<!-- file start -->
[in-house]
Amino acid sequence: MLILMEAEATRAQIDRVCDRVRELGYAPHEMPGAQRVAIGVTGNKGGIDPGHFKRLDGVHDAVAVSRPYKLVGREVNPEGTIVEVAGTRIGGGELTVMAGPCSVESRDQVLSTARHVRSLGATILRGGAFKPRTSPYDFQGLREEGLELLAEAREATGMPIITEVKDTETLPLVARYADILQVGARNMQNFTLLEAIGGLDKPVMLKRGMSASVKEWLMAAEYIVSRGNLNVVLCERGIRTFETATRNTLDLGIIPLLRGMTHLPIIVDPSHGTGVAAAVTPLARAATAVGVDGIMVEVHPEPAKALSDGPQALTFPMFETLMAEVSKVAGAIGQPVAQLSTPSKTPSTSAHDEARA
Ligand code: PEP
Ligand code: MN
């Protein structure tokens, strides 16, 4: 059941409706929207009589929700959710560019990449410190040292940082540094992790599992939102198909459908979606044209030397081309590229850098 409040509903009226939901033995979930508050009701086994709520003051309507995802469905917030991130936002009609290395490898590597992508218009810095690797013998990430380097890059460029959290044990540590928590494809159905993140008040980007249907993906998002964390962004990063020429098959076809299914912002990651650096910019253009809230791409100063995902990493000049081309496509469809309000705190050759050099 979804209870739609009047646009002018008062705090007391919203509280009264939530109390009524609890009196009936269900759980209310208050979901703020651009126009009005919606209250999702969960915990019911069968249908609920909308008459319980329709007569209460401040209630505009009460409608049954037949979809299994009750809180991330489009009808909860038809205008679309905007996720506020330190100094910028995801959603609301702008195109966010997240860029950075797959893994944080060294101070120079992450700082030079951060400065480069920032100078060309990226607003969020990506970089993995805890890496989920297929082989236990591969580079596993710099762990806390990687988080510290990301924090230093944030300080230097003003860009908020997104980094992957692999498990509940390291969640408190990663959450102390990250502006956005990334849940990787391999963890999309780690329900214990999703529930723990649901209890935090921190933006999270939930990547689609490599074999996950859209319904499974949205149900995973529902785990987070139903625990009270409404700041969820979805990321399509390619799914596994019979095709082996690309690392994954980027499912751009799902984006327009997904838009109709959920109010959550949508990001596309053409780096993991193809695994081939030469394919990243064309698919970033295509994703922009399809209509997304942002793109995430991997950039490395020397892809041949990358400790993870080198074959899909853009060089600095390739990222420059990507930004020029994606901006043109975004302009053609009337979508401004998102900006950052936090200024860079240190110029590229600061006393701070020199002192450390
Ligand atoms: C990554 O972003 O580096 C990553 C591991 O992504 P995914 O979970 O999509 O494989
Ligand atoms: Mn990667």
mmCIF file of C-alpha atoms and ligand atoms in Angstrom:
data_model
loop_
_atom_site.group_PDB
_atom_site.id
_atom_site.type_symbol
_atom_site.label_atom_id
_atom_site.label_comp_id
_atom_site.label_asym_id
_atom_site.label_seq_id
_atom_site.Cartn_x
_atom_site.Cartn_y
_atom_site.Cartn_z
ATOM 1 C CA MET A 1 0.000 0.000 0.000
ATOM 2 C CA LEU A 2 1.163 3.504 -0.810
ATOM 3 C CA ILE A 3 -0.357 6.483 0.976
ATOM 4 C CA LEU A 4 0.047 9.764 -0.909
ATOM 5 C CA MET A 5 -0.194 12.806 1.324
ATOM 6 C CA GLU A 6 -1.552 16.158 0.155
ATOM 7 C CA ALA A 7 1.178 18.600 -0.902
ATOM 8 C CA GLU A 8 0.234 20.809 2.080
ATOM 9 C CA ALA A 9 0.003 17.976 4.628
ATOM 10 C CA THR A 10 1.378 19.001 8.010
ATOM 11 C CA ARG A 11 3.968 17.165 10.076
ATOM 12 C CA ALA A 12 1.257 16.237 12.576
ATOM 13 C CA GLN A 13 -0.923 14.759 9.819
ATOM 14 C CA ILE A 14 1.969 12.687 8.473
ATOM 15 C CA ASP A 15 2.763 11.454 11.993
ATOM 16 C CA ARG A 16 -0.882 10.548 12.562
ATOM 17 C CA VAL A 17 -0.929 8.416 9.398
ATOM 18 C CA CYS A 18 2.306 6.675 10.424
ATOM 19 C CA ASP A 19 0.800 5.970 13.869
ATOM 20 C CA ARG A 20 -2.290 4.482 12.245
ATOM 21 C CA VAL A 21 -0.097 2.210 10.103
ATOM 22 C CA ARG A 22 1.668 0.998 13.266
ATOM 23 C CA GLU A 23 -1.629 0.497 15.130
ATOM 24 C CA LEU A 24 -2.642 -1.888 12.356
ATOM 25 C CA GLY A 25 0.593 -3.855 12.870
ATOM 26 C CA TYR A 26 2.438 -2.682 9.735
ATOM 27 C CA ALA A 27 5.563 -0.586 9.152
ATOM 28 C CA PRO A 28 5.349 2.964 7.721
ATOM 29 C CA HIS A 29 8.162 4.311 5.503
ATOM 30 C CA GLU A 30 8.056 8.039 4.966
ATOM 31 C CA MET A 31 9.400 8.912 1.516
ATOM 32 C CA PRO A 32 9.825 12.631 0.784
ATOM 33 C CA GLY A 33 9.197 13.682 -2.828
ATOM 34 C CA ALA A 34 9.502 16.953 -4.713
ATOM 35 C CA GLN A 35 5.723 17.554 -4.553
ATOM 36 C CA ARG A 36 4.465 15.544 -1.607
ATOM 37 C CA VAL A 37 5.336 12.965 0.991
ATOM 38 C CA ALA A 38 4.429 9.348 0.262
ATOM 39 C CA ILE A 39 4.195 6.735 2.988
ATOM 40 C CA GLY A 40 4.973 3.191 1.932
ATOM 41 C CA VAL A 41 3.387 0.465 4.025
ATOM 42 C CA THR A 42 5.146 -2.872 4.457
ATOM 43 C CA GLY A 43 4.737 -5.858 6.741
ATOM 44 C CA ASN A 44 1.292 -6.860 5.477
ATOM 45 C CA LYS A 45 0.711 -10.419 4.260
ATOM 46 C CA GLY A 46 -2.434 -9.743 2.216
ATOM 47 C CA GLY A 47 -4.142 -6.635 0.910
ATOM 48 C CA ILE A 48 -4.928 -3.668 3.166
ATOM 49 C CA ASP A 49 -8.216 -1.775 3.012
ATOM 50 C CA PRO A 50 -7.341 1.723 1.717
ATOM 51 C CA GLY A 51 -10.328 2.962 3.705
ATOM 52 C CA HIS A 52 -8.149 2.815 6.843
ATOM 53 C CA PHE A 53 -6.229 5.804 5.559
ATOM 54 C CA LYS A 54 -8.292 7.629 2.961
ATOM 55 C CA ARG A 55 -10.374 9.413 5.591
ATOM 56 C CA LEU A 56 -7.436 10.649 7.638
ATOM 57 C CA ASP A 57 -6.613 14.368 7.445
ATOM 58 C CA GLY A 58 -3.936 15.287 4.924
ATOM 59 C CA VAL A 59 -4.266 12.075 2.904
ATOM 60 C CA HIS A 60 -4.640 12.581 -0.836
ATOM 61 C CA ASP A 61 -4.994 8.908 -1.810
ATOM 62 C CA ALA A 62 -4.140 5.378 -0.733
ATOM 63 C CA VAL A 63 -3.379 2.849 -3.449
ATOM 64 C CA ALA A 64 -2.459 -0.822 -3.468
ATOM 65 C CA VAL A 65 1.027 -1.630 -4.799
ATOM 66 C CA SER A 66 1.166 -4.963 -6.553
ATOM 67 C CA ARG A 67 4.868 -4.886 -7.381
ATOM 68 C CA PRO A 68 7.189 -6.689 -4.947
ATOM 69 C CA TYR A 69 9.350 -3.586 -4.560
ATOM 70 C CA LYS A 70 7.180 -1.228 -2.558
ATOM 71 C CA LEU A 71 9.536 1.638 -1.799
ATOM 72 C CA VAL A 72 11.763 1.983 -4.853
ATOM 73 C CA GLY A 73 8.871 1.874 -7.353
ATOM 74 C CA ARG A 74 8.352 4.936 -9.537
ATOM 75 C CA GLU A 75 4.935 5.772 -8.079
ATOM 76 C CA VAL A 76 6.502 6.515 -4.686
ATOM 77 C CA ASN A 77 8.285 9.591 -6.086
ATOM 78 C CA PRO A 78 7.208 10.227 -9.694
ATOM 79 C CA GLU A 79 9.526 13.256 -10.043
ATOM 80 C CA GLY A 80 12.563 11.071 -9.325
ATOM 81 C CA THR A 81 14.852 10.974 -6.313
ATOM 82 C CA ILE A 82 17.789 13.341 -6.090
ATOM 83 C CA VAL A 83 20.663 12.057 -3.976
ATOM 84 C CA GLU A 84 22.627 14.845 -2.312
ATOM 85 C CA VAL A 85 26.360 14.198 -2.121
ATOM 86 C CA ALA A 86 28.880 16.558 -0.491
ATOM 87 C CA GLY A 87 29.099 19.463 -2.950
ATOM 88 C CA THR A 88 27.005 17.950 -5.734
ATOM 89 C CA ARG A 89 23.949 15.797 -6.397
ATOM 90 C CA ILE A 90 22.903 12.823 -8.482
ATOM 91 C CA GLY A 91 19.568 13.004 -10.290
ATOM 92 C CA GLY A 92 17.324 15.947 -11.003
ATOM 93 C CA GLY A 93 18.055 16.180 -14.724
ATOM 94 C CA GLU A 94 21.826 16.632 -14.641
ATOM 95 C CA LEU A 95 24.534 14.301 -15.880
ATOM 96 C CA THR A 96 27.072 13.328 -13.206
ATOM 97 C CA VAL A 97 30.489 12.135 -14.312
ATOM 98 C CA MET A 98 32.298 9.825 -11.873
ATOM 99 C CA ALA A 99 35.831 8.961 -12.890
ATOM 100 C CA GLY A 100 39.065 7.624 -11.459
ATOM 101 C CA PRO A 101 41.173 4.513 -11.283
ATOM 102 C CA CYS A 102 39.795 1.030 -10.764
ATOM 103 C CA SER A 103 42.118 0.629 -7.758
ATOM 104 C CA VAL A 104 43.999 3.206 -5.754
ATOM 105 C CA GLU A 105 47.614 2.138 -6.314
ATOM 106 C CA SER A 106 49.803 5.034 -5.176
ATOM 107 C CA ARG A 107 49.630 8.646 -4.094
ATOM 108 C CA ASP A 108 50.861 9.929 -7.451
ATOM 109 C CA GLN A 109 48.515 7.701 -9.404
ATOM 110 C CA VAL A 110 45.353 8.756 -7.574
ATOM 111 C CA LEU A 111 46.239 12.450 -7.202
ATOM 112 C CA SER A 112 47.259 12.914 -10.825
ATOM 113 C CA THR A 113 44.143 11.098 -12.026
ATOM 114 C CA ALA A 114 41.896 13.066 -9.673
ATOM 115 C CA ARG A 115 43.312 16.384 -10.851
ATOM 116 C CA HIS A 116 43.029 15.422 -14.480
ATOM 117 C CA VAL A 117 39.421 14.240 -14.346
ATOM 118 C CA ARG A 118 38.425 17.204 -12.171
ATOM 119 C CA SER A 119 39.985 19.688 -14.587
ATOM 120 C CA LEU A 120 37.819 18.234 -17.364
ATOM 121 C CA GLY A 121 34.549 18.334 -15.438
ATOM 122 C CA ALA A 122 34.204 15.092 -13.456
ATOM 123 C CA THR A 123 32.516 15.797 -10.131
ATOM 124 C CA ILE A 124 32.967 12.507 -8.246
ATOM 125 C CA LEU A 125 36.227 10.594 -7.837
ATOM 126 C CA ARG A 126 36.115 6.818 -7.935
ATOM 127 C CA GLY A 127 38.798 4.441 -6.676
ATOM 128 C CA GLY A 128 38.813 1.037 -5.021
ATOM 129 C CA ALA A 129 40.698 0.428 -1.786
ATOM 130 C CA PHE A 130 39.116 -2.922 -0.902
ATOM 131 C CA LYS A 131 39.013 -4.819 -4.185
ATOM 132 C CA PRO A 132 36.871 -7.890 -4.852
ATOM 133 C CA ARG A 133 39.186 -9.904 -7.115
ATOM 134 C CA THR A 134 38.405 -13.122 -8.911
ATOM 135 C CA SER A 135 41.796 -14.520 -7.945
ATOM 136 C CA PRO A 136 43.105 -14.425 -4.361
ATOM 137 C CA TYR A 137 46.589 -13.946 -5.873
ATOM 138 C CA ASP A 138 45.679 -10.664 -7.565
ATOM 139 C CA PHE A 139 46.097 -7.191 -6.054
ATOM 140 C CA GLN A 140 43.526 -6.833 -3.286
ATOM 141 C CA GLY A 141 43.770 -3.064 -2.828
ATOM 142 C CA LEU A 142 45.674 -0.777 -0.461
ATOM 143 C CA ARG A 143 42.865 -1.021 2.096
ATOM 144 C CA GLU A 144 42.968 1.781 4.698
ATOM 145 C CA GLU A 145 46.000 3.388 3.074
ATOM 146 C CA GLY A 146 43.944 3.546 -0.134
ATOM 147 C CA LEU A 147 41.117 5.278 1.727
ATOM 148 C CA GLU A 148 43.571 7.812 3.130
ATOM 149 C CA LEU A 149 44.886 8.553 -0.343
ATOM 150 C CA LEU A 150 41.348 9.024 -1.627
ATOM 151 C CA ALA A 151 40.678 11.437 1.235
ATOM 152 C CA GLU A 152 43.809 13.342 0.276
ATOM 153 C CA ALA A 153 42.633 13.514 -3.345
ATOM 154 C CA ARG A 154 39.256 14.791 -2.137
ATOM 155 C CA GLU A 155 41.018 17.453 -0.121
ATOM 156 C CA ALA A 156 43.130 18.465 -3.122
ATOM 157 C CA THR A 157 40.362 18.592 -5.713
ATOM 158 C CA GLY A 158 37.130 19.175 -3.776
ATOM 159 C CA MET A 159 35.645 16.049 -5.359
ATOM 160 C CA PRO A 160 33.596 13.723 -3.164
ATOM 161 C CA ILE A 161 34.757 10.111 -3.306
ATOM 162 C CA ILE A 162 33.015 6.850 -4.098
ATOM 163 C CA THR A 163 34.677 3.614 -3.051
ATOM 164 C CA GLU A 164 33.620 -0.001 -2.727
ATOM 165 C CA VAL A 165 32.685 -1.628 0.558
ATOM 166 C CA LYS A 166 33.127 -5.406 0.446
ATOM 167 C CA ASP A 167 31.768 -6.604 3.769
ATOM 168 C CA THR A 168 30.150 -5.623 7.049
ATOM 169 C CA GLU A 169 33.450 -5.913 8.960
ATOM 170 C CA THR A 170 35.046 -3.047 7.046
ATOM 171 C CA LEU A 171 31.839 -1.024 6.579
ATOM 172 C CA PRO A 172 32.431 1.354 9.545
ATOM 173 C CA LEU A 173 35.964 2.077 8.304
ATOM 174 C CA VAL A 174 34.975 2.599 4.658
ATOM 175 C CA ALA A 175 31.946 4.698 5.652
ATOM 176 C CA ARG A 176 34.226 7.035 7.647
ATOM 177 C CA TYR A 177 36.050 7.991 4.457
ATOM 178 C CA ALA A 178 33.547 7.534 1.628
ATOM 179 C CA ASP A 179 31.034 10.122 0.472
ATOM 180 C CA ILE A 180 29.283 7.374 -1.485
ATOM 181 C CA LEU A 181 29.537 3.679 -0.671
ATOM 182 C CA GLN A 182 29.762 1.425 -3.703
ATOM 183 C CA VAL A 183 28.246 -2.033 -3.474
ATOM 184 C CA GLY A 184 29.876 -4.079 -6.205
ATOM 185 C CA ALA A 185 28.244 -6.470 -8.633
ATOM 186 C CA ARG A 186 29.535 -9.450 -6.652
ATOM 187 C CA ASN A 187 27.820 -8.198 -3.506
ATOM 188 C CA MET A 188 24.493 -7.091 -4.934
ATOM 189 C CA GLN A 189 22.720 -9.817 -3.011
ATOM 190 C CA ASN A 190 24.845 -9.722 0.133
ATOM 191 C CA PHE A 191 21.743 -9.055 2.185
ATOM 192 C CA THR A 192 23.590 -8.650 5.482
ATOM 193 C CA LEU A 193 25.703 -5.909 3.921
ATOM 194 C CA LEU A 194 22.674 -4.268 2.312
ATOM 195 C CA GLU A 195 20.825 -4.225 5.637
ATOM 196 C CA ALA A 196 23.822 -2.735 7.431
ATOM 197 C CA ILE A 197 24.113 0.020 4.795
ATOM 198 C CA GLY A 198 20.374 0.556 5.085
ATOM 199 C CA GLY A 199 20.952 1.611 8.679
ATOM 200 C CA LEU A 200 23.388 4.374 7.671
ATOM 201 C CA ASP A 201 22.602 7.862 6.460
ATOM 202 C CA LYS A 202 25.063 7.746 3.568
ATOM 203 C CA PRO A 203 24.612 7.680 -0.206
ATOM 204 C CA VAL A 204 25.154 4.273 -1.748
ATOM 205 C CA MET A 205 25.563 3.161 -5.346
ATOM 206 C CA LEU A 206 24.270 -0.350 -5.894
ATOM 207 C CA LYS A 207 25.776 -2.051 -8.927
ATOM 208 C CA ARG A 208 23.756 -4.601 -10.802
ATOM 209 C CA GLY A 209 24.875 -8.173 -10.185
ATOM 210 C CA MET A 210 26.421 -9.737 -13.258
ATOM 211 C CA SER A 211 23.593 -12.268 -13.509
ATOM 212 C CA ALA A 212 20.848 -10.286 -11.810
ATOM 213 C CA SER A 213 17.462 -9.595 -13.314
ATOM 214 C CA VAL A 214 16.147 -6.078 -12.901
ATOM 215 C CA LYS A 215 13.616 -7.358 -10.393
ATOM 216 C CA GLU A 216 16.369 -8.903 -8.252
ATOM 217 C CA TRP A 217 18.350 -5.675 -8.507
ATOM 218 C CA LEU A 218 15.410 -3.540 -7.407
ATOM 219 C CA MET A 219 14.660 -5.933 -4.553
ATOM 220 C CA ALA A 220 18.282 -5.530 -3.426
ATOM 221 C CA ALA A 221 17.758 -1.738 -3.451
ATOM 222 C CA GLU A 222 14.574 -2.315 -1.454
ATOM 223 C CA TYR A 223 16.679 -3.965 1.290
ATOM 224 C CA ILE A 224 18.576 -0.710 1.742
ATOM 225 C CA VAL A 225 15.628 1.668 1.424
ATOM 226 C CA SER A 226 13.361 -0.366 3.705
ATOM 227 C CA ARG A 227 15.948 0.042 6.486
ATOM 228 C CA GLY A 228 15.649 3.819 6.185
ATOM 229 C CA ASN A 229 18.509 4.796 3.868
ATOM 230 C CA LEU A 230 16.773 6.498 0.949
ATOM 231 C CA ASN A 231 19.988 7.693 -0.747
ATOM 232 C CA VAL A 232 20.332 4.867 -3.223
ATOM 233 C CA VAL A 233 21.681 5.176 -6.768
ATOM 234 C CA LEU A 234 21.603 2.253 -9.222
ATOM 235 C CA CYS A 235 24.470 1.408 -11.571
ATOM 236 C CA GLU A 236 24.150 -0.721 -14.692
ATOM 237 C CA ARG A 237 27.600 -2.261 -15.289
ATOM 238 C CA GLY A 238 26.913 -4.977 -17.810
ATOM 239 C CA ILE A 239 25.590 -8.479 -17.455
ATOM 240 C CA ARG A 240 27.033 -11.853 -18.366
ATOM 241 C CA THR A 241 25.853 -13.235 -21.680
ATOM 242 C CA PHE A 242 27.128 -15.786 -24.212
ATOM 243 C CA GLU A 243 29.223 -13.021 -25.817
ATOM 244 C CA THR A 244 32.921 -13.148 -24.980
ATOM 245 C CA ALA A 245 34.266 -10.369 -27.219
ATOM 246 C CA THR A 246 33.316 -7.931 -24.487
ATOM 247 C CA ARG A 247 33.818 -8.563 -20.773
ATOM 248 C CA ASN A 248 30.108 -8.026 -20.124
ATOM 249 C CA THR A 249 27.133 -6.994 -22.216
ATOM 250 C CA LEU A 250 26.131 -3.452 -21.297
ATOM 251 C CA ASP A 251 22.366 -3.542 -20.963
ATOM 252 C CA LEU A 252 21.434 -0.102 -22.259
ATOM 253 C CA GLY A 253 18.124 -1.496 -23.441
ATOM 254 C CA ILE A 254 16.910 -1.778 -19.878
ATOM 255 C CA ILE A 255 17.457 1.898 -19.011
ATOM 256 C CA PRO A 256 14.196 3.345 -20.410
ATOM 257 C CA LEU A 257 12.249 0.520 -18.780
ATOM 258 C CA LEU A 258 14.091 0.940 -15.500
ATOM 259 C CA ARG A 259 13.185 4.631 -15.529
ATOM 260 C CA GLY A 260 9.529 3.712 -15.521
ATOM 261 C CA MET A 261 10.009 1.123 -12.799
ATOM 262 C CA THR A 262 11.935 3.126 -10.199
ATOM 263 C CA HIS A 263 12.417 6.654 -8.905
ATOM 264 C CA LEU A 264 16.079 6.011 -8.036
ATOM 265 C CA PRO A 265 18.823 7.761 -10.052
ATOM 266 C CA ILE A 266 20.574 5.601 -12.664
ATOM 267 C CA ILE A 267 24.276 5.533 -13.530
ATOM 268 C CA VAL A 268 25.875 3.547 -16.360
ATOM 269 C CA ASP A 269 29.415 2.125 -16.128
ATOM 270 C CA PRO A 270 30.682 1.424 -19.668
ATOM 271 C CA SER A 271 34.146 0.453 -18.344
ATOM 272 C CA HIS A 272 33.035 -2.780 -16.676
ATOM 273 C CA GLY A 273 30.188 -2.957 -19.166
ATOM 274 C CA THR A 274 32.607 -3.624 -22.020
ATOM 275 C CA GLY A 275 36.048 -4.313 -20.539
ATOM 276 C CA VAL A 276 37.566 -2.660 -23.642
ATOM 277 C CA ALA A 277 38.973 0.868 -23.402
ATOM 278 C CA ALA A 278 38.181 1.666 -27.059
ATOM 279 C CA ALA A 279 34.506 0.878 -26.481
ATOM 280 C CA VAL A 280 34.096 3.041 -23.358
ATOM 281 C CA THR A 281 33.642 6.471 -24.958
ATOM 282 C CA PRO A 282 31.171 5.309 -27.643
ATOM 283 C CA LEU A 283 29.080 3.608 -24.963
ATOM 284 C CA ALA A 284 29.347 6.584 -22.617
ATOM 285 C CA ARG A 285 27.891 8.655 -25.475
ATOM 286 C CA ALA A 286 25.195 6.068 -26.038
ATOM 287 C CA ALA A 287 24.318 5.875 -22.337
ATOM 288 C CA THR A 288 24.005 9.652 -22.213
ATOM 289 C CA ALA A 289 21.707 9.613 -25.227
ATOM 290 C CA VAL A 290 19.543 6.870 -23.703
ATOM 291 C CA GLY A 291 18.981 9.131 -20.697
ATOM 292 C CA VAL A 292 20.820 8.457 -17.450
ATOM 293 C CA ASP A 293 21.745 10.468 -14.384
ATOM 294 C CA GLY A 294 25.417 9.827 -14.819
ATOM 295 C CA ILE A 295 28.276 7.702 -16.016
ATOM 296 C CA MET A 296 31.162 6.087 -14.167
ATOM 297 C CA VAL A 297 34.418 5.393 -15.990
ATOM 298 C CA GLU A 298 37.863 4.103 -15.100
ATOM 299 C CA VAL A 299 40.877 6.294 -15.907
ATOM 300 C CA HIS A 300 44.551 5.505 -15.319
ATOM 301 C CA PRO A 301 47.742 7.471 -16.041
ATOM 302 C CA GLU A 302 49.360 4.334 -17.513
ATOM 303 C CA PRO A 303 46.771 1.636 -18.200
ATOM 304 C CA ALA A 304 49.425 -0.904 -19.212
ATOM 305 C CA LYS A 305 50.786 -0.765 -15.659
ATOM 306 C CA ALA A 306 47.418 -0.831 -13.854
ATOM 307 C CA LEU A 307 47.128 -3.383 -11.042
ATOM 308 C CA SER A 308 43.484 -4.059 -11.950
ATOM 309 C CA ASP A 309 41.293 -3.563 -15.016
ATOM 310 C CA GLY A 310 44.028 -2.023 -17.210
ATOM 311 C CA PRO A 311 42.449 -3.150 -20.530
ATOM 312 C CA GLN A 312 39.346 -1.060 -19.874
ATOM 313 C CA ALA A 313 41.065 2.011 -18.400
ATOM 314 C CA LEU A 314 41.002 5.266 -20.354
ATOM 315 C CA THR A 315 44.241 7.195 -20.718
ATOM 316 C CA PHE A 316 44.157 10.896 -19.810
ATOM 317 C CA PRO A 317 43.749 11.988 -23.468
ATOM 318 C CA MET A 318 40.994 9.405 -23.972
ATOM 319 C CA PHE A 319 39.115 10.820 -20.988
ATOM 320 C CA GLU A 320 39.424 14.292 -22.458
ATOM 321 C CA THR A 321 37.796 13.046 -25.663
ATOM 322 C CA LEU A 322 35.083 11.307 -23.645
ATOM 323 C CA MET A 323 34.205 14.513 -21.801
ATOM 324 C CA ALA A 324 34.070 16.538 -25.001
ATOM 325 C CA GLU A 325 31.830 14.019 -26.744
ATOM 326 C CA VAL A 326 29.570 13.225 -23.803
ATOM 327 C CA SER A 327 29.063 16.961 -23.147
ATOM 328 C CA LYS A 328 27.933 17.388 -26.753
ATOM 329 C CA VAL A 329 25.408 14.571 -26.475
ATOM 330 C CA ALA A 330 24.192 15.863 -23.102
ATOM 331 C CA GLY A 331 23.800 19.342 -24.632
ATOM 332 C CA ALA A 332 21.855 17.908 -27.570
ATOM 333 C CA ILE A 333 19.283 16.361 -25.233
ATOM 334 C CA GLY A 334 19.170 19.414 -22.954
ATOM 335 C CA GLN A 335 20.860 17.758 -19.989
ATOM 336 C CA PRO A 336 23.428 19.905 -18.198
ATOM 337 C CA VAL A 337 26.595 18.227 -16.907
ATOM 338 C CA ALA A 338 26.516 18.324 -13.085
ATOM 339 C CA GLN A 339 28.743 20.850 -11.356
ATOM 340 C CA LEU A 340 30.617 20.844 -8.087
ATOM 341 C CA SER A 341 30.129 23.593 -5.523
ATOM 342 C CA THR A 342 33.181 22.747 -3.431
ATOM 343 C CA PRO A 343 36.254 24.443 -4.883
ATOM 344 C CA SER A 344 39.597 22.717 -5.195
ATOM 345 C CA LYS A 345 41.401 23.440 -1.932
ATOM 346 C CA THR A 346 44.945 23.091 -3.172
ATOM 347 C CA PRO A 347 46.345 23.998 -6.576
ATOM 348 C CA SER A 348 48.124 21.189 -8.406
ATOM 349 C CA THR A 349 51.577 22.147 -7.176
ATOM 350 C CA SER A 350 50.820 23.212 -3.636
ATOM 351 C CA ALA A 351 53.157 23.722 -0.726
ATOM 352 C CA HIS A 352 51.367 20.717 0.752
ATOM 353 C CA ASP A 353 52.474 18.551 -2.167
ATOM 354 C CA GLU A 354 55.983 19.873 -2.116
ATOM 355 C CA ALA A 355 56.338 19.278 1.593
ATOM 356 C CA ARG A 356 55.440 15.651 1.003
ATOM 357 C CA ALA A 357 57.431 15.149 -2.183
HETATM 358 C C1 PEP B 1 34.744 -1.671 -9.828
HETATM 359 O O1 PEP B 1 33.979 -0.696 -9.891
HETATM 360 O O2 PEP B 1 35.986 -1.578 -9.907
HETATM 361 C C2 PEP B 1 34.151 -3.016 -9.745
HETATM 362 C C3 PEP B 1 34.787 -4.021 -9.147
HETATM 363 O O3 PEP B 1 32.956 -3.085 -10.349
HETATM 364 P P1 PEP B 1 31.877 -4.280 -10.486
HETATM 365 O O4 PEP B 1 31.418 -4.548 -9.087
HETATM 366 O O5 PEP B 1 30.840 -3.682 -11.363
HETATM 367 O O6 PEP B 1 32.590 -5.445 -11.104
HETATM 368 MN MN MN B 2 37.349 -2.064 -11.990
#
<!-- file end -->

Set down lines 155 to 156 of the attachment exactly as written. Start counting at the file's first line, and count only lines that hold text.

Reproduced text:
ATOM 135 C CA SER A 135 41.796 -14.520 -7.945
ATOM 136 C CA PRO A 136 43.105 -14.425 -4.361